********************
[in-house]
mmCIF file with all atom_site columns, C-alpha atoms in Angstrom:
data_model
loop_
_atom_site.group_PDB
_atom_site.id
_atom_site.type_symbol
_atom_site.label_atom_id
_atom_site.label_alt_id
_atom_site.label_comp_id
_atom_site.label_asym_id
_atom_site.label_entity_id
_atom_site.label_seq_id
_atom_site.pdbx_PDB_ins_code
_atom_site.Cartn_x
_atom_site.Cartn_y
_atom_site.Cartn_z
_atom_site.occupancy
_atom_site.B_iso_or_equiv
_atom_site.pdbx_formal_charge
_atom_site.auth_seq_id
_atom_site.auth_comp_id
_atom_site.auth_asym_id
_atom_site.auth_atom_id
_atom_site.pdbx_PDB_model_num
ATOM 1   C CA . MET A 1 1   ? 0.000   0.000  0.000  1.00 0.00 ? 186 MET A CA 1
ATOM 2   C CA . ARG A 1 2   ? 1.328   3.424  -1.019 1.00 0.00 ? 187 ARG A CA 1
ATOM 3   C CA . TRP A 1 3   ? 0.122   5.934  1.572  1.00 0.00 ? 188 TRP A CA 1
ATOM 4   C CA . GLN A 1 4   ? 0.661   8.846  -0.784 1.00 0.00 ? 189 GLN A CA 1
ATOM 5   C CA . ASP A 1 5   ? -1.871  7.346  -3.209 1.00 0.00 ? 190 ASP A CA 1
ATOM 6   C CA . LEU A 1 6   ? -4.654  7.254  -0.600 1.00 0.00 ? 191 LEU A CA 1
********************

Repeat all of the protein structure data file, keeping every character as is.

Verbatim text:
[in-house]
mmCIF file with all atom_site columns, C-alpha atoms in Angstrom:
data_model
loop_
_atom_site.group_PDB
_atom_site.id
_atom_site.type_symbol
_atom_site.label_atom_id
_atom_site.label_alt_id
_atom_site.label_comp_id
_atom_site.label_asym_id
_atom_site.label_entity_id
_atom_site.label_seq_id
_atom_site.pdbx_PDB_ins_code
_atom_site.Cartn_x
_atom_site.Cartn_y
_atom_site.Cartn_z
_atom_site.occupancy
_atom_site.B_iso_or_equiv
_atom_site.pdbx_formal_charge
_atom_site.auth_seq_id
_atom_site.auth_comp_id
_atom_site.auth_asym_id
_atom_site.auth_atom_id
_atom_site.pdbx_PDB_model_num
ATOM 1   C CA . MET A 1 1   ? 0.000   0.000  0.000  1.00 0.00 ? 186 MET A CA 1
ATOM 2   C CA . ARG A 1 2   ? 1.328   3.424  -1.019 1.00 0.00 ? 187 ARG A CA 1
ATOM 3   C CA . TRP A 1 3   ? 0.122   5.934  1.572  1.00 0.00 ? 188 TRP A CA 1
ATOM 4   C CA . GLN A 1 4   ? 0.661   8.846  -0.784 1.00 0.00 ? 189 GLN A CA 1
ATOM 5   C CA . ASP A 1 5   ? -1.871  7.346  -3.209 1.00 0.00 ? 190 ASP A CA 1
ATOM 6   C CA . LEU A 1 6   ? -4.654  7.254  -0.600 1.00 0.00 ? 191 LEU A CA 1